Har Sinai is everything!! For the first time in history, God descended into the human realm and revealed Himself to an entire population of three million strong. This epic revelation hasn’t repeated itself in over 3,400 years. Every religion asserts formative events in the evolution of their religious system. However, no religion has ever staked the audacious claim that we have held dearly for centuries: an entire population spoke directly with God in a verifiable and non-hallucinatory fashion; three million were on hand to corroborate the authenticity of this event. Nothing short of a second Har Sinai can undermine the certainty of that moment. Miracles, omens, modern discoveries, changes in human experience all pale in comparison to the directly revealed word of God. That moment, frozen in time, remains inalienable.
It wasn’t just the content of Sinai that positioned the cornerstones of Jewish belief. The “experience” itself highlighted fundamental tenets of Jewish belief. No images or visuals were displayed that day, reinforcing the non-physicality and unknowability of God. This was a day of voices and of auditory experiences but not one of pictures. Throughout the ages, we have staunchly defended pure monotheism—the notion that no image, nor any human term can capture the Divine essence.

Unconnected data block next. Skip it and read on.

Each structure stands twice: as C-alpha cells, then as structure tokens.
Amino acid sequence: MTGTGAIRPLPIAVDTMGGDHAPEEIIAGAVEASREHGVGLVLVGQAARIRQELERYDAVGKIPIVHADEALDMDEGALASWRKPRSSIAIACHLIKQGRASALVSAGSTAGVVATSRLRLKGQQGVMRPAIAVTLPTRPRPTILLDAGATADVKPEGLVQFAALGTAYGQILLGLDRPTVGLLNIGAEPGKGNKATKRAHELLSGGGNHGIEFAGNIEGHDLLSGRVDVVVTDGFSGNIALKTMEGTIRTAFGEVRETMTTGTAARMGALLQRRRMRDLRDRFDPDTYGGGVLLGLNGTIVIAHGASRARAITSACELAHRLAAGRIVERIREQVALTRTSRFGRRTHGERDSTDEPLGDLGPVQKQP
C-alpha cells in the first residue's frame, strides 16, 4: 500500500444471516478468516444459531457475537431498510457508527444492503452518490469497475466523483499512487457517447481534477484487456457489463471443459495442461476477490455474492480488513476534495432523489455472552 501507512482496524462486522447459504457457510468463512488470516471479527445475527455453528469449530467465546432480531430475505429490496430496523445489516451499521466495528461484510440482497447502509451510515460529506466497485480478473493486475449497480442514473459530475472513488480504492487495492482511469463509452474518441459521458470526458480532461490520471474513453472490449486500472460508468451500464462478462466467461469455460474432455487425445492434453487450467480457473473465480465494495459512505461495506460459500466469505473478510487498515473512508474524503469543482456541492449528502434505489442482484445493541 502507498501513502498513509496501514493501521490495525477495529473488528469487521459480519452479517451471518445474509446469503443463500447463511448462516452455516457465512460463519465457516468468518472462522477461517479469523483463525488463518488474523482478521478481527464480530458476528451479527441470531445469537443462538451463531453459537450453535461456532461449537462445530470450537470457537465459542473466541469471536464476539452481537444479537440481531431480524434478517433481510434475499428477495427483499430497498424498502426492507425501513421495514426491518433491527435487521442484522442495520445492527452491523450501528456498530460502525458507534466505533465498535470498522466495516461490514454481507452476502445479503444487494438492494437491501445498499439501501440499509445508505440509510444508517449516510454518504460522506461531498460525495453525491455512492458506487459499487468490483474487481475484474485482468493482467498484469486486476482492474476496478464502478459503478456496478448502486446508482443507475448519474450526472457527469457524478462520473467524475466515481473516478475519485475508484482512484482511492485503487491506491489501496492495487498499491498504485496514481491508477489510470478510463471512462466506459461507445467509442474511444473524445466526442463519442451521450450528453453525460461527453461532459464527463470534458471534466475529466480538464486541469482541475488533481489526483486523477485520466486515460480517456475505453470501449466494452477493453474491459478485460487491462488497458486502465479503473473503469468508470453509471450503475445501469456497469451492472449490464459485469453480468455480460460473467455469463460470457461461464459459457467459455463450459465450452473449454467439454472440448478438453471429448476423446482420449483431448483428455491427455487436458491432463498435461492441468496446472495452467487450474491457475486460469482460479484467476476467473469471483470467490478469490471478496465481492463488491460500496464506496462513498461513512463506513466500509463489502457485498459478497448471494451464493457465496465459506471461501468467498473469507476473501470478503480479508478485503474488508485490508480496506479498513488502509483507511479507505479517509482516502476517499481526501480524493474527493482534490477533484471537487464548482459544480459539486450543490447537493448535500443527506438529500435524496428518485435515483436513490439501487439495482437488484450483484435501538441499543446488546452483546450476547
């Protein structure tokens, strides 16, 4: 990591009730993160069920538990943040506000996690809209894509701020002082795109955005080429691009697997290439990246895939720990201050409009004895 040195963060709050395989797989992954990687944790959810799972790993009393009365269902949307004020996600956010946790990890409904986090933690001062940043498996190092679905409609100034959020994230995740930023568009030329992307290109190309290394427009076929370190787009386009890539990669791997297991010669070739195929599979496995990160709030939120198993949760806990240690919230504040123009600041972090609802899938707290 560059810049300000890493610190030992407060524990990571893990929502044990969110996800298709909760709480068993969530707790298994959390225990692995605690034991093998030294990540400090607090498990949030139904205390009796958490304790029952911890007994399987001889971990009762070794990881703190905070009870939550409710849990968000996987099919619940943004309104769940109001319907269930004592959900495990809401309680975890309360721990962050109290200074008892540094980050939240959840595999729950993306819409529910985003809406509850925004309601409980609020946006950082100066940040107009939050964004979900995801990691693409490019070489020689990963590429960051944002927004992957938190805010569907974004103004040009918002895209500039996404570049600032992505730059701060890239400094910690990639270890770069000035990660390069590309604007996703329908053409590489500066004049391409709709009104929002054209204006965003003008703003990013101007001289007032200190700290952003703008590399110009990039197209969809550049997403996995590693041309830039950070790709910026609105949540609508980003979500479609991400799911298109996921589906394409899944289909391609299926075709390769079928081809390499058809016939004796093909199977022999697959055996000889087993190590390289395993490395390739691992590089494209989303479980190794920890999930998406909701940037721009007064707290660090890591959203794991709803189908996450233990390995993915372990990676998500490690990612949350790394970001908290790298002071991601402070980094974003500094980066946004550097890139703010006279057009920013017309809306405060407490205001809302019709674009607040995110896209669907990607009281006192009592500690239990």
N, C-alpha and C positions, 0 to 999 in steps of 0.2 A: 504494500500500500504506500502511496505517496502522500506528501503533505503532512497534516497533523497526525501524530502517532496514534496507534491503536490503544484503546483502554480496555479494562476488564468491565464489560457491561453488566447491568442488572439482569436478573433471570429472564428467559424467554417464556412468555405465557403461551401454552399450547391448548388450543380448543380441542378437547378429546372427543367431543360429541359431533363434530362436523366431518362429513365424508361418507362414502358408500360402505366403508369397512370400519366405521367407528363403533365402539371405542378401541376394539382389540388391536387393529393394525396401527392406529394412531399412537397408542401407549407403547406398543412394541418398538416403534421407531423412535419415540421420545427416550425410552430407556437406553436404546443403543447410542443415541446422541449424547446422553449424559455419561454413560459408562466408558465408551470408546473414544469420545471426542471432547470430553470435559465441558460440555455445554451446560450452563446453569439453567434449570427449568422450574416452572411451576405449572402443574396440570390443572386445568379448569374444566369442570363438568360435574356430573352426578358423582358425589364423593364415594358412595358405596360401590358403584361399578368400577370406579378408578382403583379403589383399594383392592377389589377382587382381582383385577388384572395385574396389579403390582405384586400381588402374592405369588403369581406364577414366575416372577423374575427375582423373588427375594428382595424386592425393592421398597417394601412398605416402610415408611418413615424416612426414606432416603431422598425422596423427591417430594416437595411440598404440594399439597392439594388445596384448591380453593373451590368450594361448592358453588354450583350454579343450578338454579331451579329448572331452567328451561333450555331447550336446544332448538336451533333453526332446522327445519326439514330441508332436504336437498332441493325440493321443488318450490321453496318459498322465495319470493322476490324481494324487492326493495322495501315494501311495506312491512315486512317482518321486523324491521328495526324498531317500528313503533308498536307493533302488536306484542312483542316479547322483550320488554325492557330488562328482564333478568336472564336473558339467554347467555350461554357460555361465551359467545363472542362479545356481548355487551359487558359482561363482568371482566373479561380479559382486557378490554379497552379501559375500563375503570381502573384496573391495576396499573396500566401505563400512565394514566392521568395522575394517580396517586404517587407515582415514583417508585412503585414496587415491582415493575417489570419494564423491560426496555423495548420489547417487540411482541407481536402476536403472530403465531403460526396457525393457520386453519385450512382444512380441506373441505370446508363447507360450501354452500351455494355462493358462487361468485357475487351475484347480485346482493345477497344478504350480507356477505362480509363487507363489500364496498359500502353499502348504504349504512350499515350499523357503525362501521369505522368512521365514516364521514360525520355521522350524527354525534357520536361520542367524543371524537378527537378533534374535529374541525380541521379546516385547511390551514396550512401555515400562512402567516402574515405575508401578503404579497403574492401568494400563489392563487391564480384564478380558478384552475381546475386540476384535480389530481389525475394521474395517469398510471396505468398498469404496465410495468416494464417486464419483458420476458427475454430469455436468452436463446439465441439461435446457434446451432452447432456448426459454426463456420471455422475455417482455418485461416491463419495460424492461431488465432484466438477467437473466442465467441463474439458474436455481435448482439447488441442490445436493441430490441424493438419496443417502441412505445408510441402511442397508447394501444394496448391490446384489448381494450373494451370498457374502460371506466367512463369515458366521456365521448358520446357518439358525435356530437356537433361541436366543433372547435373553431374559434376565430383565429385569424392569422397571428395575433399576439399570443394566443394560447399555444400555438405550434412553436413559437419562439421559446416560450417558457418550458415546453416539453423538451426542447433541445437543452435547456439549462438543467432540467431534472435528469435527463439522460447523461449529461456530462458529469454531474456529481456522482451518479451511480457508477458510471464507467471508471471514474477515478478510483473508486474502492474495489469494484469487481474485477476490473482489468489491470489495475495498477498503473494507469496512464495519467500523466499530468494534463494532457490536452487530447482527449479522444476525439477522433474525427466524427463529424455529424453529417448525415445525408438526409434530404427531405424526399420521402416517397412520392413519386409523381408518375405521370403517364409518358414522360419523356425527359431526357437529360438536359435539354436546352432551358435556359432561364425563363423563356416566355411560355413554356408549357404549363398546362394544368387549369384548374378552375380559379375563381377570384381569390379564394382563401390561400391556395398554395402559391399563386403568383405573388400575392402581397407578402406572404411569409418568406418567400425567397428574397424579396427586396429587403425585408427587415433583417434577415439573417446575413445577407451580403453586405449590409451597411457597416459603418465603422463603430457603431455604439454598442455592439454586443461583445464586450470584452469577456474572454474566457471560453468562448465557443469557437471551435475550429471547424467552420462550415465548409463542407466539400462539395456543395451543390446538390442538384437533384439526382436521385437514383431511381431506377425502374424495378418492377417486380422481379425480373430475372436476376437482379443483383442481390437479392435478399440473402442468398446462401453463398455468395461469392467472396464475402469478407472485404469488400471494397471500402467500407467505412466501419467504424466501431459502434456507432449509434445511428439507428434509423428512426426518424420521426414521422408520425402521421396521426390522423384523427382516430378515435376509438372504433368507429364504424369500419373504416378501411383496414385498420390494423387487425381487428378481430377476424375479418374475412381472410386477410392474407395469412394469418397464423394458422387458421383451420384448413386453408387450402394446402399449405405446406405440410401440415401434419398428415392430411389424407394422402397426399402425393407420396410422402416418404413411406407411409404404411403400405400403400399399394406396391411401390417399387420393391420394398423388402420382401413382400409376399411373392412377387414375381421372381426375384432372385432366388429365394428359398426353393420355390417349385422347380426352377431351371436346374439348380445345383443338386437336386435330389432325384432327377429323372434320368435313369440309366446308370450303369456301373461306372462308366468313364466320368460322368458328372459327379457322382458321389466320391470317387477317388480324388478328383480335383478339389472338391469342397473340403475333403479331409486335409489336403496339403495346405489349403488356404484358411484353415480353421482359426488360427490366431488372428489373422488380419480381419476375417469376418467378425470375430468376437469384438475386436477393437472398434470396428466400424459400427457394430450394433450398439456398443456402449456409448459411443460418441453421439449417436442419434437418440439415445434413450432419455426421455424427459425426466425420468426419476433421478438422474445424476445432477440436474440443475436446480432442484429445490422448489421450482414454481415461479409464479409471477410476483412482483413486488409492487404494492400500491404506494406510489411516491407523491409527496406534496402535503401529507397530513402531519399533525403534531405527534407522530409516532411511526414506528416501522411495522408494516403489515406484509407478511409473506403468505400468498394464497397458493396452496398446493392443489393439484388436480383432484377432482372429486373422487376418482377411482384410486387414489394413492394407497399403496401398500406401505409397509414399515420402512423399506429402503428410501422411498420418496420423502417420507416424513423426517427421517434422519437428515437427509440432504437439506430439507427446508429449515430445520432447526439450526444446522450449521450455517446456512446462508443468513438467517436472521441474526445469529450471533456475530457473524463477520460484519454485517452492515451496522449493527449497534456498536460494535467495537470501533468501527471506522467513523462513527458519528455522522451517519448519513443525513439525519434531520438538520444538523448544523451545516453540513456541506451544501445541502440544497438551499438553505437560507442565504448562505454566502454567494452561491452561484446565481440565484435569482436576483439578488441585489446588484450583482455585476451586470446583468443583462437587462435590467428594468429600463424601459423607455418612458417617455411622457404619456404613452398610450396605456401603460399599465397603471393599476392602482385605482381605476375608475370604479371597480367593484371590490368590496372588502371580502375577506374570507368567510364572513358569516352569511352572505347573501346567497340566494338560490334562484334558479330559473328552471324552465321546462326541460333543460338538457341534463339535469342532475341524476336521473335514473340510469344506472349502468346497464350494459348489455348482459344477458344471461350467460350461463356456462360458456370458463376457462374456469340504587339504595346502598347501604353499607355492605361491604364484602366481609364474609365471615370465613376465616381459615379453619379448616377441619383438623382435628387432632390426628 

Additionally, the emotions we sensed on that day framed our continuing emotional interface with God. Astoundingly, we are mandated to both love and fear God, to both understand His will while simultaneously surrendering to the mystery of His wisdom. Somehow, both of these “conflicting emotions” intermingled on that day. The Torah’s description of the encounter highlights the billowing smoke and the infernal fire that terrified the attendees. Yet, in Shir Hashirim, Shlomo Hamelech depicts Sinai as a marriage consummation between God and His chosen bride atop this mountain canopy. Our relationship with God is too complex to be reduced to a single emotion—as powerful or potent as that emotion may be. Instead, it is the unlikely blend of fear and love that animates our relationship with God. This astounding combination was also hatched at Har Sinai.